Dietrich SchindlerFragen des Neutralitätsrechts im Zweiten Weltkrieg

Dietrich Schindler, ‘Fragen des Neutralitätsrechts im Zweiten Weltkrieg’ Unabhängige Expertenkommission Schweiz – Zweiter Weltkrieg – Commission Indépendante d’Experts Suisse – Seconde Guerre Mondiale, Band 18 (2001) [Questions of the law of neutrality in World War II].


Dietrich Schindler is a distinguished emeritus Professor of Public Law at the University of Zurich. One of the successors of Max Huber, he particularly excelled in humanitarian international public law, human rights, neutrality policy, federalism and the law of European integration.  His work in assessing the role of Switzerland during World War II was of particular importance in redefining the law and policy of neutrality of Switzerland following a period dominated by a restrictive understanding developed by Rudolf Bindschedler, the legal advisor of the Federal Government in the 1950s and discussed in a separate entry.


As a neutral country, Switzerland was under the international law on neutral countries during World War II. The law of neutrality was in the 19th century compacted to a supporting part of customary international law and was subsequently updated in the V and XIII. codified in the Hague Convention of 1907. These agreements are situated in the context of traditional warfare of the 19th century and for many problems of modern warfare they offered no solution. The law of neutrality played only a modest role in World War II, even more so than disregarded the belligerents to a large extent its obligations to the neutrals. However, these violations of neutrality have not led to a repeal or amendment to the law of neutrality.

The status of neutrality rights and duties of neutral state are connected by general international law. The obligations set out in the Hague Convention are essentially limited to prohibiting war aid (abstention obligation), and the duty to prevent the use of their territory for military purposes (prevention or defense obligation). A general obligation on economic neutrality exists, however, in principle; the neutral state has a right to trade with all parties to the conflict. The neutral state is under no obligation to restrict the freedom of the press and even the freedom of expression of its citizens out of consideration for the warring parties.

The question of whether Switzerland has complied with its legal obligations under neutrality in World War II, arises in particular in connection with the export and transit of war material. According to the Hague Convention, the export of war material on the part of a neutral state to a belligerent State is prohibited, as well as the transit of war material of a belligerent state through neutral territory. Basically however, permitted the export and transit of war materials to belligerents by private suppliers. The distinction between public and private export and transit is thus of fundamental importance. It is undisputed that an arms shipment is then attributable to the State, if it is “caused” by state organs. The ICE trial on war material exports shows that different weapons deliveries at the request of the military administration were made: these were attributable to the federal government and published thus neutrality unconstitutional.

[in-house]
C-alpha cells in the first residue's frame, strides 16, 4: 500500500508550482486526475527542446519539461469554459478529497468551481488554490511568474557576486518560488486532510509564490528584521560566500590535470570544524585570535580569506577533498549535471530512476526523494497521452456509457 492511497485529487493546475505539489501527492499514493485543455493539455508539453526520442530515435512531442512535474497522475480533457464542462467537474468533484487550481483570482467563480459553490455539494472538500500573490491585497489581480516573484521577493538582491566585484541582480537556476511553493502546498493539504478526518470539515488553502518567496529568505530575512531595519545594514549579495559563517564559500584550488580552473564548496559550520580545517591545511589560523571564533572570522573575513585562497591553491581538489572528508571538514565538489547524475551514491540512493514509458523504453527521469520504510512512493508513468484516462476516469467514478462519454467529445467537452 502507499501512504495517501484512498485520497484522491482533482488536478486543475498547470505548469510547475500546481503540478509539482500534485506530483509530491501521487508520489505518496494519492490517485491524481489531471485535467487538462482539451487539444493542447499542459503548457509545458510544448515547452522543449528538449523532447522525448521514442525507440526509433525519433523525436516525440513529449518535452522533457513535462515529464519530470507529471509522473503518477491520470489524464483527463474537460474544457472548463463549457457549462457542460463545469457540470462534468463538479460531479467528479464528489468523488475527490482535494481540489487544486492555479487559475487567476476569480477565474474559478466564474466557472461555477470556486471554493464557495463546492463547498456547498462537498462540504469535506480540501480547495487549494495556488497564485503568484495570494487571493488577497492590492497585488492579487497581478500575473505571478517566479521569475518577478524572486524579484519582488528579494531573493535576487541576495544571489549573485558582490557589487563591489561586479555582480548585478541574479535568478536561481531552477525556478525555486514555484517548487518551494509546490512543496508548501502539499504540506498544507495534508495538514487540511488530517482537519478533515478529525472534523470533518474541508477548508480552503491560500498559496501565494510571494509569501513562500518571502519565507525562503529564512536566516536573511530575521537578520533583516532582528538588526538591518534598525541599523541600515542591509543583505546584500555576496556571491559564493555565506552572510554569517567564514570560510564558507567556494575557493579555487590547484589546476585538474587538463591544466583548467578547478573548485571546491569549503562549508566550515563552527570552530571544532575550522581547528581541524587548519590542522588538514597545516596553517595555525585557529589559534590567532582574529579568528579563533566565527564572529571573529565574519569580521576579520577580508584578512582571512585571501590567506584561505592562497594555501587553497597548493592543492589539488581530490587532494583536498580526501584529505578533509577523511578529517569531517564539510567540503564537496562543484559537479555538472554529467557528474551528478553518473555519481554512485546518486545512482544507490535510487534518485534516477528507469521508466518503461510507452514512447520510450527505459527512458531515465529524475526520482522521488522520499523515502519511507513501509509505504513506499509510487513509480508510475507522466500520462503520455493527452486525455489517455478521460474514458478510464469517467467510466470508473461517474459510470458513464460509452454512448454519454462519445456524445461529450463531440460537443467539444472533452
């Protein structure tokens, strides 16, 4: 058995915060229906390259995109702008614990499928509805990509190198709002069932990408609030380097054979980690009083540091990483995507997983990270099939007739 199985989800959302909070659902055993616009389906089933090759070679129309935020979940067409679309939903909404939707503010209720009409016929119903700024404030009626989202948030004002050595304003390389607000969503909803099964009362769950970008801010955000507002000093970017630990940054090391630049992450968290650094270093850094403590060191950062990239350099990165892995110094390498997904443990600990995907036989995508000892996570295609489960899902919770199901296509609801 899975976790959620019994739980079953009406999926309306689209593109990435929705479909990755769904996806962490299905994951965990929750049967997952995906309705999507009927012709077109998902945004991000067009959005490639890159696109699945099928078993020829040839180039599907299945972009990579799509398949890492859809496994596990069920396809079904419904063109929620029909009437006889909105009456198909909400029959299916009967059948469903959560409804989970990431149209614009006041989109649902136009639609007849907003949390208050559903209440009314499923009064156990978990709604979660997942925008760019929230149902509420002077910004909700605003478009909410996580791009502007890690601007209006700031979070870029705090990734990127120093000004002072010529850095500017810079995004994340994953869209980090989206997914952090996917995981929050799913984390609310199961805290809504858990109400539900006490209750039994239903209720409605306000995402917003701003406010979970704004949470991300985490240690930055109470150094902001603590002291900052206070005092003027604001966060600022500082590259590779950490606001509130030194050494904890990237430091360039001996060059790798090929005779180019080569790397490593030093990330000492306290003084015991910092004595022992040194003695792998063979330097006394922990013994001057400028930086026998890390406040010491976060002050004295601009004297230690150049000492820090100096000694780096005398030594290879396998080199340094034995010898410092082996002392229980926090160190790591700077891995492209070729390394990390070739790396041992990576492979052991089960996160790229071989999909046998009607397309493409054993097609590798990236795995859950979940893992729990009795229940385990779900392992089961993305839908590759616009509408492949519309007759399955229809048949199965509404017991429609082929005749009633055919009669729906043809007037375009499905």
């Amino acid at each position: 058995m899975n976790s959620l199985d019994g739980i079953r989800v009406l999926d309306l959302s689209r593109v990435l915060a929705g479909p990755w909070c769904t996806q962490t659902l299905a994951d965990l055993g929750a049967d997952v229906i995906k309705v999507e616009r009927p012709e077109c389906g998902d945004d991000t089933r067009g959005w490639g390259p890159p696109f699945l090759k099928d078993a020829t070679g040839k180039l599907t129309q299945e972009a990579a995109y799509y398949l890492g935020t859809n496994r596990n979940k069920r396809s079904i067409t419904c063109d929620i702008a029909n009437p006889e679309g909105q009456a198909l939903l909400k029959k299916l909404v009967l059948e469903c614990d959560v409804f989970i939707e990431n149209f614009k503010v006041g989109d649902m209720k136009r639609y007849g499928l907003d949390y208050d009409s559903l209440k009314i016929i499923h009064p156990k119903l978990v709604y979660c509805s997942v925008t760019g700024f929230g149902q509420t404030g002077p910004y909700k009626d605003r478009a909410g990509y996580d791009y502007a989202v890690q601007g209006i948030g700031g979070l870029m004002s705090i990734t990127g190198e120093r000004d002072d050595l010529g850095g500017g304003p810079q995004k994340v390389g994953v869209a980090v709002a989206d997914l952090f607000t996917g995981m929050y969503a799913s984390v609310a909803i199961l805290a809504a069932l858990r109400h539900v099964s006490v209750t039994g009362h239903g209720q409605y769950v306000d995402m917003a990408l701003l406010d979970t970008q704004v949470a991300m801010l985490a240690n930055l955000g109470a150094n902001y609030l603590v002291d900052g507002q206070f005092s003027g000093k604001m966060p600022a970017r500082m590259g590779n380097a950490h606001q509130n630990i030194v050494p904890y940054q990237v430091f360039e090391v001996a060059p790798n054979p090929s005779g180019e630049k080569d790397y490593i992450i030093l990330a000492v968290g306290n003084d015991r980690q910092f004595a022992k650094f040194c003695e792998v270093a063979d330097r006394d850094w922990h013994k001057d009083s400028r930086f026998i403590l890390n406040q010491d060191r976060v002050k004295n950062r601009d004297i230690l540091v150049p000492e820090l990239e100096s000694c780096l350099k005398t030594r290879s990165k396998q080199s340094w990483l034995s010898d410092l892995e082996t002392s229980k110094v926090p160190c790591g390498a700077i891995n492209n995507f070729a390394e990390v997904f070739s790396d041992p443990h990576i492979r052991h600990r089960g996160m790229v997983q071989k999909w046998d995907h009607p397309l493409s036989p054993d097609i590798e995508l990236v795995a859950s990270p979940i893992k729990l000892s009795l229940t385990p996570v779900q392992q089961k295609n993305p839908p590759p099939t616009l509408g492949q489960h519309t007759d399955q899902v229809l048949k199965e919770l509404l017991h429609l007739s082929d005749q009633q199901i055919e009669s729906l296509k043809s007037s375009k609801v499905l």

Next arises in connection with the transit of war material, the question of control obligations of the neutral state. The obligation of the neutral state to prohibit belligerents the use of its territory for military purposes, requires appropriate controls. In this sense, must be described as violation of neutrality that among left the Swiss authorities during World War II , to carry out effective checks on cargo trains.

Finally Schindler turns to the granting of credit for war material as a possible violation of neutrality. The neutrality law prohibits neutrals granting loans to States to support the war effort. The neutral State may, however, allow private grant loans to belligerents, but he should not have access to grant such loans. The completion of the Swiss-German Agreement of 9 August 1940 granted the Swiss government clearing loans that served the German war funding. Even Italy received 1940 and 1942 substantial loans for Swiss war material. These loans were in violation with the applicable law of neutrality.

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You can find a scan (PDF) of the original text here: Schindler – Fragen des Neutralitätsrechts im Zweiten Weltkrieg

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